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The Facebook IPO (ticker: FB) was interesting to watch. Remember in my father’s book, How To Make Money in Stocks, he writes, "Obvious seldom works in the market" and "The market moves to disappoint the masses.” So I was curious to see whether the amount of buzz around this offering would lead to the same type of IPO-day pop we’ve seen with other notable IPOs, like Google (GOOG) or LinkedIn (LNKD).
Everyone had an opinion on Facebook stock, and most were touting it as a great growth opportunity. In fact, my Father and I were approached by a friend, acting as a broker, to buy a large quantity of shares from an FB Senior Officer. At the time, I thought it was strange to sell so many shares before the IPO. It’s obvious now, after the fact, that the demand for Facebook shares had already been spent in the private market. Insiders cashed out, and new institutional investors bought in well ahead of the IPO, making it harder for a typical IPO-day pop to occur.
We have a rule not to participate in IPOs (or private equity deals) until they have been trading for at least a few months after an IPO. The risk level for the first few weeks after an IPO is unacceptably high, and we would rather see how Wall Street responds to the stock offering before we invest. Usually that means waiting six months for a recognizable chart pattern to emerge. Two IPOs we participated in early on were Google (GOOG) and Microsoft (MSFT). We were buyers of GOOG on 9/17/2004 and buyers of MSFT on 10/17/1986. On GOOG, we were buying out of an IPO base, while MSFT offered a cup pivot point. Both of these stocks had huge earnings prior to their listings.
I was quite skeptical about the barrage of hype and anticipation surrounding FB stock, since sales and earnings were decelerating. Regardless of the hype, we never buy based on the story alone. The reason we rely so heavily on a price and volume chart is so we can gauge supply and demand. Aside from decelerating earnings and sales growth, the story sounded pretty nice. But the chart couldn’t be more obvious. The IPO flopped because of too much supply of Facebook stock, and very little new demand. Insiders and early investors were desperately and greedily selling large quantities, and the retail market just wasn’t buying the hype. This doesn't preclude an opportunity to invest in FB down the road. But I’ll be watching to see if it can form a proper base before I do.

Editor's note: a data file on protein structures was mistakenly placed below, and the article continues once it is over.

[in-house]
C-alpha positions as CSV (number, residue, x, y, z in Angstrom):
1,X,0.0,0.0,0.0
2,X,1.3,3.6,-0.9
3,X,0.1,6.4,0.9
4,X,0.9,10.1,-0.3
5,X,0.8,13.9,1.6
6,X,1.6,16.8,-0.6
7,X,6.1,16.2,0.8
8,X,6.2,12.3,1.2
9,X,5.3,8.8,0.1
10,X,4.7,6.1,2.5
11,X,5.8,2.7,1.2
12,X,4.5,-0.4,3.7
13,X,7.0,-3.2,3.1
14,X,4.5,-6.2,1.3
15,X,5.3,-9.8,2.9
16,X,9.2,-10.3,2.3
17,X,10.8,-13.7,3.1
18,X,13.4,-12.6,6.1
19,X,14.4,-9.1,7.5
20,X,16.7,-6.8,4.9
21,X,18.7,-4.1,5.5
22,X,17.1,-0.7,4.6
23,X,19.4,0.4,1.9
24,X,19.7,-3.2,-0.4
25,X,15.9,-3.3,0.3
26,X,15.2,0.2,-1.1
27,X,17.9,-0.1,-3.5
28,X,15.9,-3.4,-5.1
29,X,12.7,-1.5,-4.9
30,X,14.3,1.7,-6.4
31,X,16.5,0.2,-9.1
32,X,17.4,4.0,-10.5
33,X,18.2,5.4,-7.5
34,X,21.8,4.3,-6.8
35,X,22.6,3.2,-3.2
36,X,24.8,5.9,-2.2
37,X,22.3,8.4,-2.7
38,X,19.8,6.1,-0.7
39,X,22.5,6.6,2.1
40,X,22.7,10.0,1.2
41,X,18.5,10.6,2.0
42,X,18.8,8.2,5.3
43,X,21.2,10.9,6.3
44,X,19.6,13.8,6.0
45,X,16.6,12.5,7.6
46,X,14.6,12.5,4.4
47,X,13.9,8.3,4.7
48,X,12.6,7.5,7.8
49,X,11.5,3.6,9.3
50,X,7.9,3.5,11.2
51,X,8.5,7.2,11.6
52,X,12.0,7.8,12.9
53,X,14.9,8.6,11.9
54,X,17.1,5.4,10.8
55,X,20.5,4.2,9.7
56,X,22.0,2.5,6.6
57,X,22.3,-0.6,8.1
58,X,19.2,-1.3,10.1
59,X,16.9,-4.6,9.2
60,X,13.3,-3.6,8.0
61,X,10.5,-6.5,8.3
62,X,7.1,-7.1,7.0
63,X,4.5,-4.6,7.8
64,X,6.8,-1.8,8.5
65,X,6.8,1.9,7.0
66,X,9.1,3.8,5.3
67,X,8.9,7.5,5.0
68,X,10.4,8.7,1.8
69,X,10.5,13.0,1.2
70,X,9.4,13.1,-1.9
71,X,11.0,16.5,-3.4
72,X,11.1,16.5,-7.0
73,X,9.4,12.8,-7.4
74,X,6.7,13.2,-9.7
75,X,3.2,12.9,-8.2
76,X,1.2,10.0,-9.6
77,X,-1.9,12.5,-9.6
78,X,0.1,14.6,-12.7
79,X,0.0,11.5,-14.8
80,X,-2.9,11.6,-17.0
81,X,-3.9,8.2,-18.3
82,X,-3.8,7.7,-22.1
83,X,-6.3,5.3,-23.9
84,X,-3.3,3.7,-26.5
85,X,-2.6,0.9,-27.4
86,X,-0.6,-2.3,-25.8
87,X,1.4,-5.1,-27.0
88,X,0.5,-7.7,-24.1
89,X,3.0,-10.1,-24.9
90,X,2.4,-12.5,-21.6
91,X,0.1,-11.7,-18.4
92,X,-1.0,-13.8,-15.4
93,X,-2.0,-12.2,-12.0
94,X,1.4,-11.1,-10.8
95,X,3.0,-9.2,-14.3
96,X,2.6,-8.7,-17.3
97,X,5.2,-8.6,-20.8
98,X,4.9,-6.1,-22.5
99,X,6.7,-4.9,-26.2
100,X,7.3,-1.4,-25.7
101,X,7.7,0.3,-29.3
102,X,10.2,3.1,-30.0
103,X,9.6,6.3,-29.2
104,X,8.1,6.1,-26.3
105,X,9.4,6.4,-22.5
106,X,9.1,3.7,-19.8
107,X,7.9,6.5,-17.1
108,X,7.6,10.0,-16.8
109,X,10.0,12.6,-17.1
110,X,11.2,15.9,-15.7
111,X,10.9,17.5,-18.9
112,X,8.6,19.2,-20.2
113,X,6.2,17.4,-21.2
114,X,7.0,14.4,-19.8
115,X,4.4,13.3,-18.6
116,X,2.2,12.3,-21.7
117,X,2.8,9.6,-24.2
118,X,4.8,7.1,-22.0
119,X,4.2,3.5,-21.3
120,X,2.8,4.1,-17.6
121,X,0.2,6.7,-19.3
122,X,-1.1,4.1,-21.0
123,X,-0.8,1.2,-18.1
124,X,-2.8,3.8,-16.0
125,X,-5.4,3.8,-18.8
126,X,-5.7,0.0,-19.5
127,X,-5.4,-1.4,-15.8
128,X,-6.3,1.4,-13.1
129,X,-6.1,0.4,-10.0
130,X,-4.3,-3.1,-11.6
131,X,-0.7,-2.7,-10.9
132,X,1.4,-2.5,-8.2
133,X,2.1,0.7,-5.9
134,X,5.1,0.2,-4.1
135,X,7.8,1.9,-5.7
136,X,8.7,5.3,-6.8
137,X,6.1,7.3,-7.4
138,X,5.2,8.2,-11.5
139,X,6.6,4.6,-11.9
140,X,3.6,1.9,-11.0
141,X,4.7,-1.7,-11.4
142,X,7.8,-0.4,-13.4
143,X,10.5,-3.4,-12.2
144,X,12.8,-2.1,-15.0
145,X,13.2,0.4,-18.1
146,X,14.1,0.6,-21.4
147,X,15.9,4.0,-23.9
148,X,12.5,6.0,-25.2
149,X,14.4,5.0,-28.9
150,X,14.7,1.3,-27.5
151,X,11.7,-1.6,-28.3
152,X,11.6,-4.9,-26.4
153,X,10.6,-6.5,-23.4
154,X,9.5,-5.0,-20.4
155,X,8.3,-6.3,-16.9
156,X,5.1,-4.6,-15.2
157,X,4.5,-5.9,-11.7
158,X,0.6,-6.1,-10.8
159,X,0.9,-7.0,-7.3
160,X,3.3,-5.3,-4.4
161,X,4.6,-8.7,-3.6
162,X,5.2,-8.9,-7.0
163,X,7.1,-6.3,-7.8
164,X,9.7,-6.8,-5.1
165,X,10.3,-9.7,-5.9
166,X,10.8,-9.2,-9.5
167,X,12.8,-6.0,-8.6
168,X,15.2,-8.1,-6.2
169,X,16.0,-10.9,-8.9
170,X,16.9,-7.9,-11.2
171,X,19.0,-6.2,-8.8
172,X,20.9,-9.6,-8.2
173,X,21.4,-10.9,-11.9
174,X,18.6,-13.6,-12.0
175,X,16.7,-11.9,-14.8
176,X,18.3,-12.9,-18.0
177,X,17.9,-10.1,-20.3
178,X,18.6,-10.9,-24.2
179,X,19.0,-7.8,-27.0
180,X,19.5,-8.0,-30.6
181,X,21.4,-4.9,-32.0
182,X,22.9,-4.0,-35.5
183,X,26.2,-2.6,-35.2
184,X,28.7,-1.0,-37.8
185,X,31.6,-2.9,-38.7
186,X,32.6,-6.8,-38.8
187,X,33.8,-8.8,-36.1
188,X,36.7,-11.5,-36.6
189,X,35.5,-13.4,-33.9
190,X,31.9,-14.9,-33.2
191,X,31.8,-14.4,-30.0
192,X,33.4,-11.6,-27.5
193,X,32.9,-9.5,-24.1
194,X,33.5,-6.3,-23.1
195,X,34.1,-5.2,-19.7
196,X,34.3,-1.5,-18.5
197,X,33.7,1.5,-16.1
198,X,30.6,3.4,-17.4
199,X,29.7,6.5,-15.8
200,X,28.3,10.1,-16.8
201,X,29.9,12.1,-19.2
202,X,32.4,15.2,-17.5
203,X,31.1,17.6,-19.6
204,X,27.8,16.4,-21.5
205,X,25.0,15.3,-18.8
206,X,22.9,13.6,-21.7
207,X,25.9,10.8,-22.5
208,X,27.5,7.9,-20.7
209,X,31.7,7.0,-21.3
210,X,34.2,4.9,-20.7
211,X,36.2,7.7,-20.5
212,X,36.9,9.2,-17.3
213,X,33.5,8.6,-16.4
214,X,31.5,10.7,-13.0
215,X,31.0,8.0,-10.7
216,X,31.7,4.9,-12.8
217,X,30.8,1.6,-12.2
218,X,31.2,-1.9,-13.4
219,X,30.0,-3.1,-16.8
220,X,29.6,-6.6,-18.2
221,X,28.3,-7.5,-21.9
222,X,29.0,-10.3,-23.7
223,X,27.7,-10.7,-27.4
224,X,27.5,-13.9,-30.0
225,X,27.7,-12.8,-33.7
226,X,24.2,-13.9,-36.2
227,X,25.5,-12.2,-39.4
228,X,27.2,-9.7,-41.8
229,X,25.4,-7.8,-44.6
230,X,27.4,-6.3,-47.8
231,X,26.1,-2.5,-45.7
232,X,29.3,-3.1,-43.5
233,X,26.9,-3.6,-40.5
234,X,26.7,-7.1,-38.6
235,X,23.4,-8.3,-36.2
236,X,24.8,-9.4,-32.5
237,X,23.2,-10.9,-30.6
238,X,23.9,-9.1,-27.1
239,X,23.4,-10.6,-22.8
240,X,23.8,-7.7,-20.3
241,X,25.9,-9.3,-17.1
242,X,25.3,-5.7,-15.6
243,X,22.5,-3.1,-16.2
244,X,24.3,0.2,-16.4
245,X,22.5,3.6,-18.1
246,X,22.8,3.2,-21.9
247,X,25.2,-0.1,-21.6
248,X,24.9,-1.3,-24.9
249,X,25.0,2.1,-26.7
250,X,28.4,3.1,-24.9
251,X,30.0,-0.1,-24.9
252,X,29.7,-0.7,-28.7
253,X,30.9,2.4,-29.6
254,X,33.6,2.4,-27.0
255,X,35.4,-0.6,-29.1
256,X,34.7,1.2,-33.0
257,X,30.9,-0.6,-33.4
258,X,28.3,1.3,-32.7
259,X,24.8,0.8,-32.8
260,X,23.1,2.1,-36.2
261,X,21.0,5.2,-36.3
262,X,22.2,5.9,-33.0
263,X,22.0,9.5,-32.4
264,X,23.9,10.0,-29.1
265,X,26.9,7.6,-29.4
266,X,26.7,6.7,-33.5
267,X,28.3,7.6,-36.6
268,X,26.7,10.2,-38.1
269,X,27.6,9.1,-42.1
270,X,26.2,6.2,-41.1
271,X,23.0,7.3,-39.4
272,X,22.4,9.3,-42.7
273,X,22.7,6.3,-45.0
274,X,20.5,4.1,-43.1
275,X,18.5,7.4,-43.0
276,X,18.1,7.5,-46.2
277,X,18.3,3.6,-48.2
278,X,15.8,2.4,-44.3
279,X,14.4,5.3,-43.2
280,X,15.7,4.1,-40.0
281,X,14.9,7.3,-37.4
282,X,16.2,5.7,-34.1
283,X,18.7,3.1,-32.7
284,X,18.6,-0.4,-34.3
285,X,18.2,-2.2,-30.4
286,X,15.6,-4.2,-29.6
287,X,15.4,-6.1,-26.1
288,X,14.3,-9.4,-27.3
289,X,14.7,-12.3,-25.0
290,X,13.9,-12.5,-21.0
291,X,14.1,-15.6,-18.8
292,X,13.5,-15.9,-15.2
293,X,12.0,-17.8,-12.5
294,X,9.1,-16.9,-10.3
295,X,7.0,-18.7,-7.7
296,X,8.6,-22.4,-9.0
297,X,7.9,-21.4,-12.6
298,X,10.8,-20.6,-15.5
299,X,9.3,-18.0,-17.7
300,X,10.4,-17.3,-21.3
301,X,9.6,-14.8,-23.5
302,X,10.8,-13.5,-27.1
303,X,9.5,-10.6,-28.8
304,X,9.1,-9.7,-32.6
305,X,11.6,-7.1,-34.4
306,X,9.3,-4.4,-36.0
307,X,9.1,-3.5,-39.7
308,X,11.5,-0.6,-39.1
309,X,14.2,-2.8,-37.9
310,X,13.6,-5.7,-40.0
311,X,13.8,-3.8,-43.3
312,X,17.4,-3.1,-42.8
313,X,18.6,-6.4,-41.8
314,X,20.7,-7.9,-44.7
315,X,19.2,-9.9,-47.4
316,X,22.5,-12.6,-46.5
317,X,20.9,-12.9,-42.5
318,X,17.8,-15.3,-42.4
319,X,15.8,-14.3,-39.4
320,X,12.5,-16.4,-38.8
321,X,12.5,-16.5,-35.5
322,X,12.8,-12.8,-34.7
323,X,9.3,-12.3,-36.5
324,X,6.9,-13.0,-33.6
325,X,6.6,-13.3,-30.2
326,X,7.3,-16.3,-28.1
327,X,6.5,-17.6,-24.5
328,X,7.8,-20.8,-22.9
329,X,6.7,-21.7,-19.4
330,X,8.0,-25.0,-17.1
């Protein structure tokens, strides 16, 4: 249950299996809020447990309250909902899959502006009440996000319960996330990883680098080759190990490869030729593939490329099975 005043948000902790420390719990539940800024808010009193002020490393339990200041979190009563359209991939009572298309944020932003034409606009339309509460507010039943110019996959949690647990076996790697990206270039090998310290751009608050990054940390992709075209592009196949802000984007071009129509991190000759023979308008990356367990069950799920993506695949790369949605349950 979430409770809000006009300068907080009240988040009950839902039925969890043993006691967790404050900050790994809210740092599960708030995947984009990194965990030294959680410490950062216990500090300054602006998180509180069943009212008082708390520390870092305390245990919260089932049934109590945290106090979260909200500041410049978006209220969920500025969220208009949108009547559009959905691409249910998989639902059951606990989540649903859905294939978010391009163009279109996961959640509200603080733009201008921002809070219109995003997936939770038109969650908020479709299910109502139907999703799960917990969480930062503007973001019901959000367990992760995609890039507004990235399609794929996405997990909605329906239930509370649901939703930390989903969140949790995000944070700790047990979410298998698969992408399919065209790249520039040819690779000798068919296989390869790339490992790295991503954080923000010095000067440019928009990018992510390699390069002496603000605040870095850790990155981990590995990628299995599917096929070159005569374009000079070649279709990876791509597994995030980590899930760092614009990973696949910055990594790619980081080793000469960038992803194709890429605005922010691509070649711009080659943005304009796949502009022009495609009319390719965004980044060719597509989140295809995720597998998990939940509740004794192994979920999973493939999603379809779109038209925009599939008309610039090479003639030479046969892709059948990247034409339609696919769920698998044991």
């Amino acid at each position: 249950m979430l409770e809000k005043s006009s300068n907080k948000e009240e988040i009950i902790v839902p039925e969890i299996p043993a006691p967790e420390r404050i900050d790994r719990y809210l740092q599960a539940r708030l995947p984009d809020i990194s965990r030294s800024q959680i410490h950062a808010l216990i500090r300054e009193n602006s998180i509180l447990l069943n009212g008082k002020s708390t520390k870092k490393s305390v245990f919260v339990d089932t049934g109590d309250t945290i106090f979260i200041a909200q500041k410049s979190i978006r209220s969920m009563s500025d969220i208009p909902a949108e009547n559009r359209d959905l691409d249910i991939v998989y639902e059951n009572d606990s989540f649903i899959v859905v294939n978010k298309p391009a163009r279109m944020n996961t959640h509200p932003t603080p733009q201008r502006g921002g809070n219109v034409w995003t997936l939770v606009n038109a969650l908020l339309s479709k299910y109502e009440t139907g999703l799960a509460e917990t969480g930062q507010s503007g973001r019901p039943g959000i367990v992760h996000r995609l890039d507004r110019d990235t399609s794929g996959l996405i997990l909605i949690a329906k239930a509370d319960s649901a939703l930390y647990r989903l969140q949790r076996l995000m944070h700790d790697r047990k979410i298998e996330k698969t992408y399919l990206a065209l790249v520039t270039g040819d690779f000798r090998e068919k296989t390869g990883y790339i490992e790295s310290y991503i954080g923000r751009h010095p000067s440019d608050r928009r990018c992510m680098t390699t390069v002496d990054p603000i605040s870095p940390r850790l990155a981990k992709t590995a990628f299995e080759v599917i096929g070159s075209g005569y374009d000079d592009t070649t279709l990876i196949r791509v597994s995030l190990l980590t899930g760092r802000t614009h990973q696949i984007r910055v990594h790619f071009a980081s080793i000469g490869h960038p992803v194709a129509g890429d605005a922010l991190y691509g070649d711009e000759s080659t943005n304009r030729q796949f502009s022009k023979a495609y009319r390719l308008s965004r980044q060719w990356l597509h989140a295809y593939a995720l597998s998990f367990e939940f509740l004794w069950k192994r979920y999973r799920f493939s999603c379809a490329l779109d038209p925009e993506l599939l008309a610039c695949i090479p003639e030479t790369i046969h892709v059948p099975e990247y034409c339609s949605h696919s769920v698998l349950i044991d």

President, MarketSmith Incorporated
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Thanks for sharing your thoughts! I appreciate the analysis.
Hey Scott, great review, i was just looking over historical examples on Marketsmith (www.marketsmith.com) of AMZN (ipo) and DELL (ipo)... it's so early and speculative its almost silly to compare, but nonetheless interesting references... ACN (also an interesting one)
When referring to Skyscrapers, is it only on a weekly chart?
If a stock has a pattern of 3 days down and 1 day up over a period of time and then starts to change with 1 day down and 1 day up, would you view that as positive?
@miamorekarina: Yeah, we usually refer to skyscrapers on weekly charts. Here is a great article about what we are looking for: education.investors.com/.../use-up-down-volume-ratio-accumulation-distribution-gauges.htm
I'm not sure if I follow you on the daily patterns...but I don't look at patterns on a day-by-day basis. I spend most of my time on the weekly chart. Hope that helps.
Thanks, On the daily I was referring to the character change of FB with the down days an up days. Maybe I should have used character change instead, sorry for the confusion.
Scott: Thank you, as always, for sharing your insight and thoughts. As of the time of this writin (6/20), FB appears to be trying to form the right side of an initial base. I'm going to guess that based on the lack of solid earnings (as you saw with GOOG & MSFT at this "age"), you would avoid FB even if this cup forms symmetrically and constructively? Thanks again!! Brad
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